Periodic fluctuations in deep water formation due to sea ice

21 Feb 2015  ·  Saha Raj ·

During the last ice age several quasi-periodic abrupt warming events took place. Known as Dansgaard-Oeschger (DO) events their effects were felt globally, although the North Atlantic experienced the largest temperature anomalies... Paleoclimate data shows that the fluctuations often occurred right after massive glacial meltwater releases in the North Atlantic and in bursts of three or four with progressively decreasing strengths. In this study a simple dynamical model of an overturning circulation and sea ice is developed with the goal of understanding the fundamental mechanisms that could have caused the DO events. Interaction between sea ice and the overturning circulation in the model produces self-sustained oscillations. Analysis and numerical experiments reveal that the insulating effect of sea ice causes the ocean to periodically vent out accumulated heat in the deep ocean into the atmosphere. Subjecting the model to idealized freshwater forcing mimicking Heinrich events causes modulation of the natural periodicity and produces burst patterns very similar to what is observed in temperature proxy data. Numerical experiments with the model also suggests that the characteristic period of 1,500 years is due to the geometry, or the effective heat capacity, of the ocean that comes under sea ice cover. read more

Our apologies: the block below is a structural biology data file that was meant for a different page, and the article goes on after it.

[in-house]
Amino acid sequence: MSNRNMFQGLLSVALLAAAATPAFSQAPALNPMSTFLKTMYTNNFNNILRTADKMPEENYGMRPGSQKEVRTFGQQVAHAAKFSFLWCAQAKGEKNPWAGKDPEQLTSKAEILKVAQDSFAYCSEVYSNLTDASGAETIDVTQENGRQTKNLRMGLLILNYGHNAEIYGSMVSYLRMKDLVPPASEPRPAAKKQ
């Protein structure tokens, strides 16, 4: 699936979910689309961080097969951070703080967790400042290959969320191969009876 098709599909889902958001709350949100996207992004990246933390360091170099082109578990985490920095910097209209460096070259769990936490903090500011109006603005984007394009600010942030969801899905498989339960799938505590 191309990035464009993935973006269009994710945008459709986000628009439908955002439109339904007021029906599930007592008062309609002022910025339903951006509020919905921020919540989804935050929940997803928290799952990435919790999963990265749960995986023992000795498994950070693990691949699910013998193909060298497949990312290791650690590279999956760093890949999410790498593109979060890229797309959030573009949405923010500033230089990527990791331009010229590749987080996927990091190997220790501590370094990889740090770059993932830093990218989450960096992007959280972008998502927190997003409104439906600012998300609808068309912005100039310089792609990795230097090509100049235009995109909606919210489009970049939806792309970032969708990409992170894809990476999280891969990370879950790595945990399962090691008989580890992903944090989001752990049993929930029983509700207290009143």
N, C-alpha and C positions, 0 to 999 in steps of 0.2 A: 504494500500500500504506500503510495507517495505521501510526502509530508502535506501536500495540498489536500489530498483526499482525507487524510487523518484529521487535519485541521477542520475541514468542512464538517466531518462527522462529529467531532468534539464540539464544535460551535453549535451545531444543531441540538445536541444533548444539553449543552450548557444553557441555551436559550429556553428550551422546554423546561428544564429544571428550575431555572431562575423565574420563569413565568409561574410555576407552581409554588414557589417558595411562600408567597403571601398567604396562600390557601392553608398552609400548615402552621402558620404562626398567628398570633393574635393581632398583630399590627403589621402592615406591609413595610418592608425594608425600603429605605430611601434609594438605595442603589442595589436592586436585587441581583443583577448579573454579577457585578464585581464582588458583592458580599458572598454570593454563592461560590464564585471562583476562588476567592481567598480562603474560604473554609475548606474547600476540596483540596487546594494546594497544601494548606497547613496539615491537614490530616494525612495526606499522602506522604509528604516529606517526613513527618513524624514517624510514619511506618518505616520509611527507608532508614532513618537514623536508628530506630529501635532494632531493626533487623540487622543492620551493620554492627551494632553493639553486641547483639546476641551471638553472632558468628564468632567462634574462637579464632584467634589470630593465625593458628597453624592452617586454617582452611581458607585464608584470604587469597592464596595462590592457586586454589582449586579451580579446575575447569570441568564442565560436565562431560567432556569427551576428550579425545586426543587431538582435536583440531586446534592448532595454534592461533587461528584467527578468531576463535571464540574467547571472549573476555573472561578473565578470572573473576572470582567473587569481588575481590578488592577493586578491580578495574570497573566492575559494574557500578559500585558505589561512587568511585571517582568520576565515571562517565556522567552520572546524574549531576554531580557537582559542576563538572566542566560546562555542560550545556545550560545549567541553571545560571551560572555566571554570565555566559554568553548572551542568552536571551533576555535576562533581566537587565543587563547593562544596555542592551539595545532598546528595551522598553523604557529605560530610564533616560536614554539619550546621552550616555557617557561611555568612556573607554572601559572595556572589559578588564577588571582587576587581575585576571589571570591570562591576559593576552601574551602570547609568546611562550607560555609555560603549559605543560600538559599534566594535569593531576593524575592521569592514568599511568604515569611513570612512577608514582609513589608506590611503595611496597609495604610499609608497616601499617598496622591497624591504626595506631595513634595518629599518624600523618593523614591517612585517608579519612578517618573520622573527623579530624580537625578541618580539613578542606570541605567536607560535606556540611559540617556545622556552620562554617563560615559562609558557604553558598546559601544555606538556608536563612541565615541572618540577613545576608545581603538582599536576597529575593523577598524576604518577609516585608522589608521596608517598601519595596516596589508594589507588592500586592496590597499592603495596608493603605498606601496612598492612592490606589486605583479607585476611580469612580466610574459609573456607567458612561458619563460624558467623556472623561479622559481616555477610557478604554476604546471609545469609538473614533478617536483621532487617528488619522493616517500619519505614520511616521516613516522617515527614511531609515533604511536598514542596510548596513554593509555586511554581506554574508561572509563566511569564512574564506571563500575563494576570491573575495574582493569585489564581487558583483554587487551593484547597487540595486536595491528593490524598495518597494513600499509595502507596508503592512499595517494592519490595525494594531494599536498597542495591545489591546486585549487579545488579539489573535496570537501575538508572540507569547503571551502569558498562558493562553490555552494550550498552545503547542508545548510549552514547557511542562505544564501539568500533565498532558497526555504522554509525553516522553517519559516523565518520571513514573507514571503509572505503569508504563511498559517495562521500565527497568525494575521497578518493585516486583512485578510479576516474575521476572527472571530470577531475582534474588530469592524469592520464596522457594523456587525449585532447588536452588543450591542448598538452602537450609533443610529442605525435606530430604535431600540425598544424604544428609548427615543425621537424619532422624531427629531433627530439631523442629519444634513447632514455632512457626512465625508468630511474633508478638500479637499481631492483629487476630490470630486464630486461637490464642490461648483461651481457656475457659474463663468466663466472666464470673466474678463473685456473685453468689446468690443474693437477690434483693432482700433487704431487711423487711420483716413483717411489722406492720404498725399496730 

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Atmospheric and Oceanic Physics Chaotic Dynamics